Bill Description: House Bill 314 would increase transportation funding from the general fund and allow local governments to put Idahoans in debt by financing transportation projects through bonding.
Analyst Note: Using the state general fund to finance transportation spending, rather than relying exclusively on dedicated funding, may allow for a more equitable distribution of funding. Transportation should not be viewed as less important than education, health and welfare, or other traditional priorities paid for out of the general fund.
Does it increase government spending (for objectionable purposes) or debt? Conversely, does it decrease government spending or debt?
House Bill 314 amends Section 63-3638, Idaho Code, to increase the percentage of the funds collected through the state sales tax that is continuously appropriated to the "transportation expansion and congestion mitigation fund." Under current law, this amount is 1% of sales tax revenue but not less than $15 million. House Bill 314 increases this significantly, to 4.5% of sales tax revenue but not less than $67 million.
House Bill 314 also amends Section 40-720, Idaho Code, to expand the role of the "transportation expansion and congestion mitigation fund" to include projects undertaken by local governments. These funds can be spent on a wide variety of transportation projects, "including but not limited to: mitigating traffic times, maintaining and improving highways and streets, improving traffic flow, constructing new highways and bridges necessary to expand the local system, mitigating traffic congestion, or maintaining, improving, repairing, or replacing bridges and other such infrastructure."
Considering that progressive politicians now claim every bike path and trolley serves to reduce the use of motor vehicles and thereby improve traffic flow (evidence to the contrary notwithstanding), it should not be assumed that the use of these funds will be limited to traditional transportation projects.
Section 40-720, Idaho Code, allows the state to issue bonds to finance state transportation projects. House Bill 314 expands this bonding process to require that 30% of the net proceeds "of all bonds issued pursuant to this section" "be made available to local units of government based on allocation percentages described in section 40-709, Idaho Code." This section includes a formula to fund every city, county, and highway district in the state.
This change is problematic in two distinct ways. The first problem is simply that it expands the use of debt-based financing in the form of bonds. Increases in government debt are harmful to both current and future Idaho taxpayers.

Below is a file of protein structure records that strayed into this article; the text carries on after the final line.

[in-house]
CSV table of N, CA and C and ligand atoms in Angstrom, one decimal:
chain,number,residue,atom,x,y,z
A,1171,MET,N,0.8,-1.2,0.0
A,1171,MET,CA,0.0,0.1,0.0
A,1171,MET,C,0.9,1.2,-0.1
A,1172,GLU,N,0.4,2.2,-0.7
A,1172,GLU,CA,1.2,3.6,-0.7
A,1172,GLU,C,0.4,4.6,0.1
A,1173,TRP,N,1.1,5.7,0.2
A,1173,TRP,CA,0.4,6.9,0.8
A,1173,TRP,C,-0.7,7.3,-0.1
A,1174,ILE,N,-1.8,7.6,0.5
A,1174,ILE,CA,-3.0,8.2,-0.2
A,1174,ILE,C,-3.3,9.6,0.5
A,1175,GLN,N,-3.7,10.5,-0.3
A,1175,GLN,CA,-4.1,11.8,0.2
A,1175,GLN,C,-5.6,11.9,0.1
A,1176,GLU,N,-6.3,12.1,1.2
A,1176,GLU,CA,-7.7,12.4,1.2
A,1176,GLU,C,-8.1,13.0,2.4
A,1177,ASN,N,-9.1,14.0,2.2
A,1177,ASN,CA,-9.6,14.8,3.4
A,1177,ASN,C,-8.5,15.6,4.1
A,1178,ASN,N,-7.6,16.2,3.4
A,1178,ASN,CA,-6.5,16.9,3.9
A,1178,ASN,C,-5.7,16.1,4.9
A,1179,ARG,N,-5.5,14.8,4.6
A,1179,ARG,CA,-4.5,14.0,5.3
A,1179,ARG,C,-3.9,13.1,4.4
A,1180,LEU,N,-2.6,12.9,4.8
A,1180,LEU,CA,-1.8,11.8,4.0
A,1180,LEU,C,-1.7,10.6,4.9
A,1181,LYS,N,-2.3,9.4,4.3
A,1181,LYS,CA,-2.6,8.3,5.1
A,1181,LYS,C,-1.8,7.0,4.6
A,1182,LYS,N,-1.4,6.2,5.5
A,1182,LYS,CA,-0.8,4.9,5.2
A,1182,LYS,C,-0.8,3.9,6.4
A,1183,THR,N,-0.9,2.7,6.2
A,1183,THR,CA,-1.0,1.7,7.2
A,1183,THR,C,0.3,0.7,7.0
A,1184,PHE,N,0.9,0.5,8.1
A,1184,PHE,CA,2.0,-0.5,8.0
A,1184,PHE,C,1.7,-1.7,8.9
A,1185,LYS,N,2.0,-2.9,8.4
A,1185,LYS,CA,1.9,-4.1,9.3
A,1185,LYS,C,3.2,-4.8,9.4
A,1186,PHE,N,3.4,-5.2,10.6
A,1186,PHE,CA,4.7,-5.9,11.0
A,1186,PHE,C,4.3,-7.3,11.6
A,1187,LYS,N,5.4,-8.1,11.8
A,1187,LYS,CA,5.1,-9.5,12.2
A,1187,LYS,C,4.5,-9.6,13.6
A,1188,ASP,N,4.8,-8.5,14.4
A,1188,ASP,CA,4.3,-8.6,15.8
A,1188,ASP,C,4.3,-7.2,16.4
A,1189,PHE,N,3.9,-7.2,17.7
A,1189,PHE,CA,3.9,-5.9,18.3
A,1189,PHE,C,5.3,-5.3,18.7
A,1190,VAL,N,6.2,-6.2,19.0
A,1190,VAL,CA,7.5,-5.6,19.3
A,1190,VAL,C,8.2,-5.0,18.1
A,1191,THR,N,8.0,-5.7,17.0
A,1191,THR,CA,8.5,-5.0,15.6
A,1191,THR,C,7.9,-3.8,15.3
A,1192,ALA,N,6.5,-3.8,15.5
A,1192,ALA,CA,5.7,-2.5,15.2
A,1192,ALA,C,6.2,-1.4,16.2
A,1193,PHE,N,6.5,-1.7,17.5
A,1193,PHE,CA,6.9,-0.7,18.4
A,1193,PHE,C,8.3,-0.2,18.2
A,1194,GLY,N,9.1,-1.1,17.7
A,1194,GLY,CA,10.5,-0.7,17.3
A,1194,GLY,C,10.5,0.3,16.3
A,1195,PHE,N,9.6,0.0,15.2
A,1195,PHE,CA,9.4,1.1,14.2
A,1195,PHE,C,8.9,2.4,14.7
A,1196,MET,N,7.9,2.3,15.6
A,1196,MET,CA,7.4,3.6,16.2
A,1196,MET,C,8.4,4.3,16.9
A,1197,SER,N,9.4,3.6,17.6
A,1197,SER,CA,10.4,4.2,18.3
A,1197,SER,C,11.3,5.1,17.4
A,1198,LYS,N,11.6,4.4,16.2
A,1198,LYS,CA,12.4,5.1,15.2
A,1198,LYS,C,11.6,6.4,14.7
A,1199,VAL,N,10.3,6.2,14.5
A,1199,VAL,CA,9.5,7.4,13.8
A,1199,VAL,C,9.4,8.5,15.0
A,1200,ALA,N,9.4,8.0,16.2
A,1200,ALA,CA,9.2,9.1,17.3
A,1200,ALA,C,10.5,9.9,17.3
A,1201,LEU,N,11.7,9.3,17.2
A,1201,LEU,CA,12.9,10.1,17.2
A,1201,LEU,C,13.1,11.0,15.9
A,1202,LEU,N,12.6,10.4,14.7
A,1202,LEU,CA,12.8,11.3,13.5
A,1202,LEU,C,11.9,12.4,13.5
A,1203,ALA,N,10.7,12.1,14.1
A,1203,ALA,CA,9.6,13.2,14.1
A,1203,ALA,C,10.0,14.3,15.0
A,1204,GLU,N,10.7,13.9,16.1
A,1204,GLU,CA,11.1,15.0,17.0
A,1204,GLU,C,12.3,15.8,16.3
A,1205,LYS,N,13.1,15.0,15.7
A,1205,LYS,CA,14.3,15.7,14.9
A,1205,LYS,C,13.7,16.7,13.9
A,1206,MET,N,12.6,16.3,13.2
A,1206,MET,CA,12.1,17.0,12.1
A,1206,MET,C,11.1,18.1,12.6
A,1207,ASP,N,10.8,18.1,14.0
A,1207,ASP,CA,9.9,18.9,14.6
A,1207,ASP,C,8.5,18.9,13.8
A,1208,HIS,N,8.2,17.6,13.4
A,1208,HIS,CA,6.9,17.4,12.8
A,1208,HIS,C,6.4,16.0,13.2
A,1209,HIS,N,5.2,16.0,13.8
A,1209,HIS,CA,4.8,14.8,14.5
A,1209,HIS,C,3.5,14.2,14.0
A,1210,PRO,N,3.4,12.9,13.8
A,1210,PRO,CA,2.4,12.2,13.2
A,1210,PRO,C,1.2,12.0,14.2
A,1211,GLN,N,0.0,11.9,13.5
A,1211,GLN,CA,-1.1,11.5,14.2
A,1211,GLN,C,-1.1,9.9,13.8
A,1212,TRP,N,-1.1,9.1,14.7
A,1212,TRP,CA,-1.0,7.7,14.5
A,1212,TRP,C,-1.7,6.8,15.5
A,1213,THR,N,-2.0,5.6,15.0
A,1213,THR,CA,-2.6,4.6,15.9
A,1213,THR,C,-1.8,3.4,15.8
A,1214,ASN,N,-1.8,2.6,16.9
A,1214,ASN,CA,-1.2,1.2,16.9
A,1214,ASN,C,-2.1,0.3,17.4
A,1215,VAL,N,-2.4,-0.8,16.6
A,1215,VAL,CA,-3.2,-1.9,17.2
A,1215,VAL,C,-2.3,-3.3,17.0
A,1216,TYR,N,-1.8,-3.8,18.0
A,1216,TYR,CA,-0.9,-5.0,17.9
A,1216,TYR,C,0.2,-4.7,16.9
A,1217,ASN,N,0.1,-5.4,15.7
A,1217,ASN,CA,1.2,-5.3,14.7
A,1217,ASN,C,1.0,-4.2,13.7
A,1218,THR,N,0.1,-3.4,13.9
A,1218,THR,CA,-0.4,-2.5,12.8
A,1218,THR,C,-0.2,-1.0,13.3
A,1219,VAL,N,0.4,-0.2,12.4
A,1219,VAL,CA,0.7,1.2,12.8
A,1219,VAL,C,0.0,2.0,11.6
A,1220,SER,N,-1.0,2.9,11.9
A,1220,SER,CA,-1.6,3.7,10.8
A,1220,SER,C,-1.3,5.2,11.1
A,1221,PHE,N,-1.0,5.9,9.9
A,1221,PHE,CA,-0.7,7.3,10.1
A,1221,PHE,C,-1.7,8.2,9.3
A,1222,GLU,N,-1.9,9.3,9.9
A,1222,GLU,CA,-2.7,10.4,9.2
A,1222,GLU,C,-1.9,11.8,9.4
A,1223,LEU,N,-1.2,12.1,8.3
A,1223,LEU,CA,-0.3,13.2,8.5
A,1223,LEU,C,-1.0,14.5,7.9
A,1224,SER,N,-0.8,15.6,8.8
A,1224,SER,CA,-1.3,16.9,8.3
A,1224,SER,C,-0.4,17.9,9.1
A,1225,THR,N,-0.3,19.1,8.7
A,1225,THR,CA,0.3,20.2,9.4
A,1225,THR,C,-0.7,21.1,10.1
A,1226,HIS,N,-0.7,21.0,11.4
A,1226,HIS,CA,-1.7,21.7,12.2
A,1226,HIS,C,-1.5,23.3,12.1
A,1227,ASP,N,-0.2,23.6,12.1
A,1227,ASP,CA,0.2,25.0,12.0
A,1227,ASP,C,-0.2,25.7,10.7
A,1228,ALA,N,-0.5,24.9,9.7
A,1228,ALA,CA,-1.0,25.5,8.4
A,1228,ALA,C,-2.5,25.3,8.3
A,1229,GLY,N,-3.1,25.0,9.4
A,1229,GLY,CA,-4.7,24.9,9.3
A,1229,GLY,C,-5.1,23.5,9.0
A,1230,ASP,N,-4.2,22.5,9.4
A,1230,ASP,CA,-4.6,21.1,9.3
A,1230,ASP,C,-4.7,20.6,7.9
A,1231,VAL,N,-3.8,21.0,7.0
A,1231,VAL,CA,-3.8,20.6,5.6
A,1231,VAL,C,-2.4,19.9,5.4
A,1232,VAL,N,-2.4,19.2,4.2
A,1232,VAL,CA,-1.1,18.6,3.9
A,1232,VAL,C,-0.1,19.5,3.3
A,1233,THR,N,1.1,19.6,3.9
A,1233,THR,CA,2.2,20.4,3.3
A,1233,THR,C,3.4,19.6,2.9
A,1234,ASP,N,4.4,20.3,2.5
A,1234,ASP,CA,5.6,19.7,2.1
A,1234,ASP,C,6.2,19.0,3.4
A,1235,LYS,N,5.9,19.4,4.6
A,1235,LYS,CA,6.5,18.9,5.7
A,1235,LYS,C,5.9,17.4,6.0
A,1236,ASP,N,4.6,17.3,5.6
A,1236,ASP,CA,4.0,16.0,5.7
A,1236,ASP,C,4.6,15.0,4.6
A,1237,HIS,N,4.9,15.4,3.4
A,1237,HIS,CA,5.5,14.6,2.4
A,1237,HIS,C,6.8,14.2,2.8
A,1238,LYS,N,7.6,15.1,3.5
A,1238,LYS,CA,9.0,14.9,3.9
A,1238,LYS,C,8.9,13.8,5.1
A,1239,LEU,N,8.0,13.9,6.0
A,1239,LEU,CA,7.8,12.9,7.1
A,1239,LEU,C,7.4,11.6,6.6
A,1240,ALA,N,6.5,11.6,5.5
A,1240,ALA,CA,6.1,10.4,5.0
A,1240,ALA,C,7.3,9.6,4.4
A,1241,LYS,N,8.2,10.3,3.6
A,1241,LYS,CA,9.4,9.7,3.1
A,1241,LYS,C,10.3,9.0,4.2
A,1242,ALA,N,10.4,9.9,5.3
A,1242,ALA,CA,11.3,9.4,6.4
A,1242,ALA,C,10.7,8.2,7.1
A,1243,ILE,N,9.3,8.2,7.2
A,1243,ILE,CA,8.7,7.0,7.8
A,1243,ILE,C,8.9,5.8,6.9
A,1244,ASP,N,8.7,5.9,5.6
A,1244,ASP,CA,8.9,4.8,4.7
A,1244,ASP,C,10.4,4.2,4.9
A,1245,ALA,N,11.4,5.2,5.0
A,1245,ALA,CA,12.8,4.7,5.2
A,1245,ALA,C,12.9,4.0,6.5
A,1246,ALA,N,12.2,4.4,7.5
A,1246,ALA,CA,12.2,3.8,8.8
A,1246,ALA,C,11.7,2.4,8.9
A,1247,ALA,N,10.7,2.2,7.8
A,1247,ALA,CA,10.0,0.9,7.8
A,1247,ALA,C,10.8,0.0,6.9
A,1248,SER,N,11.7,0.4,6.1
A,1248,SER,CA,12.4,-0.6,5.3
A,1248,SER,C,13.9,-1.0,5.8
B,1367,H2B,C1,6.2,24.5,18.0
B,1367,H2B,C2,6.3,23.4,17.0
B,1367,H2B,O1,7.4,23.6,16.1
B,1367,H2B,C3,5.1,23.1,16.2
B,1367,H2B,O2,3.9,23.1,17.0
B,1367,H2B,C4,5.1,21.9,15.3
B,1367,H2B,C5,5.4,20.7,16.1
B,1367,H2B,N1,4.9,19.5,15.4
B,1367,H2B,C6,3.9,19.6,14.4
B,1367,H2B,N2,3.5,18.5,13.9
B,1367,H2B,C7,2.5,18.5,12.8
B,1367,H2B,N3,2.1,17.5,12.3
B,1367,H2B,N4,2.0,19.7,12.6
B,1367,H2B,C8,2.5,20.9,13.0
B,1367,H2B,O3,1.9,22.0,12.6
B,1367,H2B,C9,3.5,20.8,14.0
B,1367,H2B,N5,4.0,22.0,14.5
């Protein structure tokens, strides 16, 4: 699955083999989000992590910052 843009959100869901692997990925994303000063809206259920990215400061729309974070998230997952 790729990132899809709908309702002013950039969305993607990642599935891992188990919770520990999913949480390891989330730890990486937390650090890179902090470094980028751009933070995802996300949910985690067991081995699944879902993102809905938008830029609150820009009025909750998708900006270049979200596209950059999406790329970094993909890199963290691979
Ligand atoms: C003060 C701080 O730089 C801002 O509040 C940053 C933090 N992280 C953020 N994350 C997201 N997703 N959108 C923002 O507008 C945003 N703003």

The second problem is that the funding for local governments is set based on percentages rather than according to need. This bill requires that 30% of the net proceeds of all these issued bonds be made available to local governments, and it uses a convoluted distribution formula, found in section 40-709, Idaho Code. These changes will encourage local governments to spend debt-financed transportation dollars even when doing so is not urgent or even necessary.
Does it in any way restrict public access to information related to government activity or otherwise compromise government transparency or accountability? Conversely, does it increase public access to information related to government activity or increase government transparency or accountability?
Typically, when a local government wishes to use bonds to finance a project, a vote of the people is required. This process is important to maintain accountability, especially since it is the people in that local community who will be required to pay back the debt.
Under the proposal found in House Bill 314, local governments will receive debt-financed money for all manner of transportation projects with no vote of the people and no anticipation that the local community will be solely responsible for paying back the debt. Instead, the debt is taken on without the public's input and money is distributed to hundreds of local governments across the state with minimal oversight and virtually no accountability.
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